A drone congregation area (“DCA”) is a midair location where drones gather in mating season. Drones wait for virgin queens to enter the space. Drones from a hive will disperse to several DCAs not far from home.

DCAs are about 15 to 125 feet (5 to 38 meters) above ground. On her nuptial flight for mating, a virgin queen enters the drone congregation area, and she draws drones with a sexual attraction pheromone.

Queens travel further from home to DCAs, reducing the possibility of inbreeding with drones from her own hive and increasing genetic diversity.

Mating With A Virgin Queen

As they get closer, drones make visual contact with the queen.

A drone’s endophallus, normally inverted inside the body, becomes everted. A drone mates by mounting the queen and inserting his endophallus.

After ejaculating his sperm, the drone falls back. The endophallus is torn from his body, rupturing his abdomen and killing him.

While the queen mates with up to 20 drones on her only mating flight, few drones mate with a queen during their lifetime.

Learn more! See our article about the role of the queen bee in the hive.

What Does A Drone Look Like?

Drones are larger than workers in length and width, though not quite as long as the queen.

A distinguishing feature of a drone is its large eyes. They are nearly twice as large as a worker’s eyes and meet near the top of his head. (The large eyes facility the spotting of queens in the DCA,)

A drone has large wings that cover the abdomen. With large wings, a drone can fly for an extended period in a drone congregation area.

Insert image here.

Comparison of queen, drone and worker sizes
Comparison of queen, drone and worker sizes

Drone Bee Lifespan

A drone’s lifespan (one that doesn’t die from mating) is about 60 days.

Drones born late in the season may have a shorter life span because they are evicted from the hive before winter.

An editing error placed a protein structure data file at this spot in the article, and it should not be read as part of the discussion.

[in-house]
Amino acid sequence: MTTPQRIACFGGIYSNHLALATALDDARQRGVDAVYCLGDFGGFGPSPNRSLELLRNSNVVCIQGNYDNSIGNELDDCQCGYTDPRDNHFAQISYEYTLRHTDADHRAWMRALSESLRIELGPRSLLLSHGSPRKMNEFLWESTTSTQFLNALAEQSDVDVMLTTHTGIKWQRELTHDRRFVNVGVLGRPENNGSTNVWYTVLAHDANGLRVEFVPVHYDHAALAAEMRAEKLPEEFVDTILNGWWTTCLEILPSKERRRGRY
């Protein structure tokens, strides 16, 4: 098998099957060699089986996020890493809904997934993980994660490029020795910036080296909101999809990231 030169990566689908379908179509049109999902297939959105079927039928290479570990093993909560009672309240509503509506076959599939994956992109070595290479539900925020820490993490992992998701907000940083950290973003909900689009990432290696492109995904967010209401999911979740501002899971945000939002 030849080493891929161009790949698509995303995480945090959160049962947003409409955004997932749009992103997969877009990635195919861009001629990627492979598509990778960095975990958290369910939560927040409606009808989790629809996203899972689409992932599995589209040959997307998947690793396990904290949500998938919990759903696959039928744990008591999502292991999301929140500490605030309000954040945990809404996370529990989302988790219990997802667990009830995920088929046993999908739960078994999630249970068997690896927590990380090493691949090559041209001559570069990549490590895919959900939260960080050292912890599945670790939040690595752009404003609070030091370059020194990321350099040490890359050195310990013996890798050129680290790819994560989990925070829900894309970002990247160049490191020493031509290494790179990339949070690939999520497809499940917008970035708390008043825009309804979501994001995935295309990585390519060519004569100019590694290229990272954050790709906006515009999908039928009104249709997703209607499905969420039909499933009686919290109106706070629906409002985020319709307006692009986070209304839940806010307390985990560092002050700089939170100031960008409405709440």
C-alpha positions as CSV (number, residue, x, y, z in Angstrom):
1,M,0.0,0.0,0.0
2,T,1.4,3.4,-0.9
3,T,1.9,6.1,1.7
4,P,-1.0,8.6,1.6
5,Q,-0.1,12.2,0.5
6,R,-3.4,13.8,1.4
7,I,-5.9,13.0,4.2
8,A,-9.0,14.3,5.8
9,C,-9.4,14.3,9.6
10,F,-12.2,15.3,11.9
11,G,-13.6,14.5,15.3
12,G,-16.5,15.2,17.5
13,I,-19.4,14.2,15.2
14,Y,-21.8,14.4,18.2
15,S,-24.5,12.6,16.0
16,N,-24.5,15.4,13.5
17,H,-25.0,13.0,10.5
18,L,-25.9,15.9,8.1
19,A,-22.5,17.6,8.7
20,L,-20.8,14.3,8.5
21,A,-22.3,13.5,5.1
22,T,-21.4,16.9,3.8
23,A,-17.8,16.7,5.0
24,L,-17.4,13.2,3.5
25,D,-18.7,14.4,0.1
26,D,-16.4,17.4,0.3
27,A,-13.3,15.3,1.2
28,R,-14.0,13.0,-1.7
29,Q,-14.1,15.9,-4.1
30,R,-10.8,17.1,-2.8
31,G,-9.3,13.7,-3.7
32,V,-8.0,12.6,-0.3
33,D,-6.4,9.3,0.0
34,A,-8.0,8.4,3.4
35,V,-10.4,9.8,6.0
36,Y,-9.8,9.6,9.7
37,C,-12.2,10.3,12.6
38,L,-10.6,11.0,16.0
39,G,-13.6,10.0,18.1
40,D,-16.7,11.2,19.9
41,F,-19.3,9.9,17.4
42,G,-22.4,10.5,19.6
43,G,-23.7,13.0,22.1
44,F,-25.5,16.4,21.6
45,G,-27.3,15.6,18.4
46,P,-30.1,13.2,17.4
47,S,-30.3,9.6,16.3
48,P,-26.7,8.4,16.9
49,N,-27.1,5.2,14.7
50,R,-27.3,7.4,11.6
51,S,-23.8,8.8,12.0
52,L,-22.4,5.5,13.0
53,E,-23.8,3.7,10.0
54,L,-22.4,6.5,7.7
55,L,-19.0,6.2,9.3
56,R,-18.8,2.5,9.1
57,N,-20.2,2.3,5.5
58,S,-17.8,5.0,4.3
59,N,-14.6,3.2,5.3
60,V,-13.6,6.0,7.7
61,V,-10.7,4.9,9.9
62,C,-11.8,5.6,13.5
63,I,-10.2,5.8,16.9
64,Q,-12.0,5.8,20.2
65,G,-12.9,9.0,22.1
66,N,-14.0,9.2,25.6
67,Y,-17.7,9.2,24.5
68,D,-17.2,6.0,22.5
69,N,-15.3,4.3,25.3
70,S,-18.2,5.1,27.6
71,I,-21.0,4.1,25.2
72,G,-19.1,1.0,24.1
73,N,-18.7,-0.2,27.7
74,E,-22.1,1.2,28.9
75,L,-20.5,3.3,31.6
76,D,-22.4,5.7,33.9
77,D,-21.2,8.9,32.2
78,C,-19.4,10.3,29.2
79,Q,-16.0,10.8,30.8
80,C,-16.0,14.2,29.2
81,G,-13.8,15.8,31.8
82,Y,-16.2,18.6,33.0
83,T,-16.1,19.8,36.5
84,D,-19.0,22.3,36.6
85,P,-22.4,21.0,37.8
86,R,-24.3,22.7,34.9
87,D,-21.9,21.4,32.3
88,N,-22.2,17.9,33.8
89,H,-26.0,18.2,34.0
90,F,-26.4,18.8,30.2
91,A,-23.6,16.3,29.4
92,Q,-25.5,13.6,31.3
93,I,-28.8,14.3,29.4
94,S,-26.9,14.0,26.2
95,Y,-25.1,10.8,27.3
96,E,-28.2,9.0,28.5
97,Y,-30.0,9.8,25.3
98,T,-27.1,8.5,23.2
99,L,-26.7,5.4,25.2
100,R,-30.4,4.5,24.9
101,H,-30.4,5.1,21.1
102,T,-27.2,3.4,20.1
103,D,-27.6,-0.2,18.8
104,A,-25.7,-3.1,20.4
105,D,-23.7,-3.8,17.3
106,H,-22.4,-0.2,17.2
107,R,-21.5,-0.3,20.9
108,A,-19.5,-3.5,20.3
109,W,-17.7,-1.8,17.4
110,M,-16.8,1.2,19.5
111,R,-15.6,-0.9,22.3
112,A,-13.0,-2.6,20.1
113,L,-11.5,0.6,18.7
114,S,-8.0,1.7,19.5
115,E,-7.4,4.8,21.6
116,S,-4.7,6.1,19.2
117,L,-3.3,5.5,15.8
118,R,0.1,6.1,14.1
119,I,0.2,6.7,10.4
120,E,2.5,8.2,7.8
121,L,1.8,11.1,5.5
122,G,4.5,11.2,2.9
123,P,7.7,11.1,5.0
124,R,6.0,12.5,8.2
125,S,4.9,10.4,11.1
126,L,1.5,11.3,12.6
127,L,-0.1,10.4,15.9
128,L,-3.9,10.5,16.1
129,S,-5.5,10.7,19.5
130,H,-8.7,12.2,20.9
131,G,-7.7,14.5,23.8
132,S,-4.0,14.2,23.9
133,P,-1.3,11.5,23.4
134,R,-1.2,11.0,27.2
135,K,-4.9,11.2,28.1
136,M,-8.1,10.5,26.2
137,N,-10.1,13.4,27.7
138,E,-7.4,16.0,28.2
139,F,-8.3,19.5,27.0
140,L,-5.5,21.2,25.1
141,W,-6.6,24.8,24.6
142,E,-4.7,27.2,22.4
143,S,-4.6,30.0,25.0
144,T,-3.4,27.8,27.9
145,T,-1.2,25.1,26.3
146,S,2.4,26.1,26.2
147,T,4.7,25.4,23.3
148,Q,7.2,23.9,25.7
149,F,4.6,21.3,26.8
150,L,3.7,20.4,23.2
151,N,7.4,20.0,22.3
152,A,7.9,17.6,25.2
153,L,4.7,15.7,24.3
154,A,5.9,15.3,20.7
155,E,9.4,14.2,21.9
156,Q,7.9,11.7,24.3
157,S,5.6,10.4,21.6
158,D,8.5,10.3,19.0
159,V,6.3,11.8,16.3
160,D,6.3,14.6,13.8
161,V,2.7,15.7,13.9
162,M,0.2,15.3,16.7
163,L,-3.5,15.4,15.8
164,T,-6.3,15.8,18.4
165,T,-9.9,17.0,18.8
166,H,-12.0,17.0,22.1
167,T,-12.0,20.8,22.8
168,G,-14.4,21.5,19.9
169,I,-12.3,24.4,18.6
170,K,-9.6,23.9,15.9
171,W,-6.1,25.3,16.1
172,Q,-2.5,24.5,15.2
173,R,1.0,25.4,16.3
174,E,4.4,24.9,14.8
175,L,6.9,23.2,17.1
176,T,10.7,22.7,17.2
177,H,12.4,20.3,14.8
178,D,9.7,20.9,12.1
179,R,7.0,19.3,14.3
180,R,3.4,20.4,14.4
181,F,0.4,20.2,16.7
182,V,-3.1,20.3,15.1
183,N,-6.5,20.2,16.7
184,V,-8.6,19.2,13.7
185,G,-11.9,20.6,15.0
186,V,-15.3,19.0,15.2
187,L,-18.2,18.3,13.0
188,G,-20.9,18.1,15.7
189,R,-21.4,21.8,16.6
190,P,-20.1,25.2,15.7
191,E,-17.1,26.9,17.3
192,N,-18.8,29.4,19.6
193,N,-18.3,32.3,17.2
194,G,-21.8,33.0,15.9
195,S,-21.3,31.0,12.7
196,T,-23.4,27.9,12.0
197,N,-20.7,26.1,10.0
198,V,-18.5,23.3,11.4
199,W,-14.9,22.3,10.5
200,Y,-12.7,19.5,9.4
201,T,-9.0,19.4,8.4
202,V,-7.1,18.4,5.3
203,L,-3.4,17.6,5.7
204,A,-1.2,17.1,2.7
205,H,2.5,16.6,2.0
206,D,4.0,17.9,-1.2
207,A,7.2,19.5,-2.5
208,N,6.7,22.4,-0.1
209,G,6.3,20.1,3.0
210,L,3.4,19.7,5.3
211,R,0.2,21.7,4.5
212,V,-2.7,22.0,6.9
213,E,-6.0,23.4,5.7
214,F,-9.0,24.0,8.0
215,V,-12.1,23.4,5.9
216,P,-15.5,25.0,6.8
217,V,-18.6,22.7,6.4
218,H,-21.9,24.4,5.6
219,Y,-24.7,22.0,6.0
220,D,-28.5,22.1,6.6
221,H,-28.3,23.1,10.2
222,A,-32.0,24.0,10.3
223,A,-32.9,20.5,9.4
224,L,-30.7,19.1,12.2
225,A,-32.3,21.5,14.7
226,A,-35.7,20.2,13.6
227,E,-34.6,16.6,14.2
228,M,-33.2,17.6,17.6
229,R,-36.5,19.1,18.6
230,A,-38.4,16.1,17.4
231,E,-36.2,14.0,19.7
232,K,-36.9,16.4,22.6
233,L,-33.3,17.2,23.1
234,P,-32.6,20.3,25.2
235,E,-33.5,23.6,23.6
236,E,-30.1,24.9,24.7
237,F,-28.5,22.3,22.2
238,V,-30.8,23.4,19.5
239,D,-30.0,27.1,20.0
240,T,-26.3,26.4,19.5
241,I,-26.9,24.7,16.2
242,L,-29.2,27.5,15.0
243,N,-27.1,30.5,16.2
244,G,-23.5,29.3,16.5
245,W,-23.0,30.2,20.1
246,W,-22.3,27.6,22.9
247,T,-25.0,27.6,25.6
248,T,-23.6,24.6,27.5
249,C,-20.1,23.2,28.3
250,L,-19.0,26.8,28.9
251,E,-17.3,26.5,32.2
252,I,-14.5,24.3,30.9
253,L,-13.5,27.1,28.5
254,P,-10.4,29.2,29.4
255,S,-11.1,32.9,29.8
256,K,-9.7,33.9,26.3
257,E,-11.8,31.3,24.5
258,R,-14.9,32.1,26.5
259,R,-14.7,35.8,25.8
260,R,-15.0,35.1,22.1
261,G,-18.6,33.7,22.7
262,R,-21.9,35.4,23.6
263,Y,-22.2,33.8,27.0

Why Are Drones Kicked Out Of The Hive?

Bees cannot fly in temperatures below 54°F (12.2°C). So around 75°F (23.9°C) is ideal.[3] Thus, in winter, there are no mating flights.

Drones are kicked out of the bee hive because they serve no function in cold weather and are a drain on the hive’s food resources. So, the workers forcibly evict drones from the hive in autumn. The video below shows drones kicked out of the hive by thousands of worker bees.

Drone Eviction Day

Out in the cold with no food, evicted drones die off quickly.

Drones And Varroa Destructor Mites

The Varroa destructor mite is a parasite that attaches itself to honey bee brood and adults. Varroa infestation leads to diseases and viruses responsible for significant colony losses.

Varroa reproduce inside capped brood cells. Drones have a more extended development period than workers making their brood cells better for the mite’s development. Thus, many beekeepers actively manage drone brood as part of a Varroa mitigation program.

Beekeepers may use special drone frames. These frames, embossed with larger cell patterns, encourage the development of drone cells that a beekeeper can easily remove.

For more information on Varroa mites and mitigation techniques, including drone brood management, see our article Varroa Mites: A Complete Treatment Guide.

Insert drone frame image here.

Green plastic drone brood frame and foundation
Green plastic drone brood frame and foundation

Conclusion

Drone honey bees add little value to the maintenance of their hive and the survival of their colony.

However, drones play a critical role in the survival and propagation of the species. In the end, the successfully mated drones sacrifice their lives for this purpose. So please don’t be too dismissive of them.

This article is part of our beginner’s guide to honey bees.

Additional Reading

Drone honey bees – rearing and maintenance by J. Rhodes, Livestock Officer – Apiary Products – NSW Agriculture


[1] The Haploid Handicap by Alison McAfee in American Bee Journal – March 1, 2021.

[2] The Beekeeper’s Handbook, Fourth Edition by Diana Sammatro and Alphonse Avitabile, Appendix A – Anatomy of Honey Bees.

[3] Background: Honeybee Flight Activity Index– The University of Maine – Cooperative Extension.

Drone Eviction Day
Drone Eviction Day